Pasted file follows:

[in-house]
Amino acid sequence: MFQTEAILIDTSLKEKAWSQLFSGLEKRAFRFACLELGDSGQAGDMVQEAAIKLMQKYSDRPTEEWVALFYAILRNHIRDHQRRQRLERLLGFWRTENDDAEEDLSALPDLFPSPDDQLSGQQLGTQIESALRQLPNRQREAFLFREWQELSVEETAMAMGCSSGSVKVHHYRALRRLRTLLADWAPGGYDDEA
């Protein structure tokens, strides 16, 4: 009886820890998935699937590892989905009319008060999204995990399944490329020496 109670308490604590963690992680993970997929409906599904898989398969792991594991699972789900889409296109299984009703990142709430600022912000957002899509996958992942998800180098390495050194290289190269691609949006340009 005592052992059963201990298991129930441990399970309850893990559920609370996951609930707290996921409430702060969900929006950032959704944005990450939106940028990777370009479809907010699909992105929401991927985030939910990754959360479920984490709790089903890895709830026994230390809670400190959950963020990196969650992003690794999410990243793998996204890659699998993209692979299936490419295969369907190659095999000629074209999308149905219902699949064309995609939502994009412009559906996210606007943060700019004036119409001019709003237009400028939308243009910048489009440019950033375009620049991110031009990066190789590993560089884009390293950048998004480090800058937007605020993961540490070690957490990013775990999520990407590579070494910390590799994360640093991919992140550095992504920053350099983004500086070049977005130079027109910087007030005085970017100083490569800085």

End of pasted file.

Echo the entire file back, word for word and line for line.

[in-house]
Amino acid sequence: MFQTEAILIDTSLKEKAWSQLFSGLEKRAFRFACLELGDSGQAGDMVQEAAIKLMQKYSDRPTEEWVALFYAILRNHIRDHQRRQRLERLLGFWRTENDDAEEDLSALPDLFPSPDDQLSGQQLGTQIESALRQLPNRQREAFLFREWQELSVEETAMAMGCSSGSVKVHHYRALRRLRTLLADWAPGGYDDEA
């Protein structure tokens, strides 16, 4: 009886820890998935699937590892989905009319008060999204995990399944490329020496 109670308490604590963690992680993970997929409906599904898989398969792991594991699972789900889409296109299984009703990142709430600022912000957002899509996958992942998800180098390495050194290289190269691609949006340009 005592052992059963201990298991129930441990399970309850893990559920609370996951609930707290996921409430702060969900929006950032959704944005990450939106940028990777370009479809907010699909992105929401991927985030939910990754959360479920984490709790089903890895709830026994230390809670400190959950963020990196969650992003690794999410990243793998996204890659699998993209692979299936490419295969369907190659095999000629074209999308149905219902699949064309995609939502994009412009559906996210606007943060700019004036119409001019709003237009400028939308243009910048489009440019950033375009620049991110031009990066190789590993560089884009390293950048998004480090800058937007605020993961540490070690957490990013775990999520990407590579070494910390590799994360640093991919992140550095992504920053350099983004500086070049977005130079027109910087007030005085970017100083490569800085």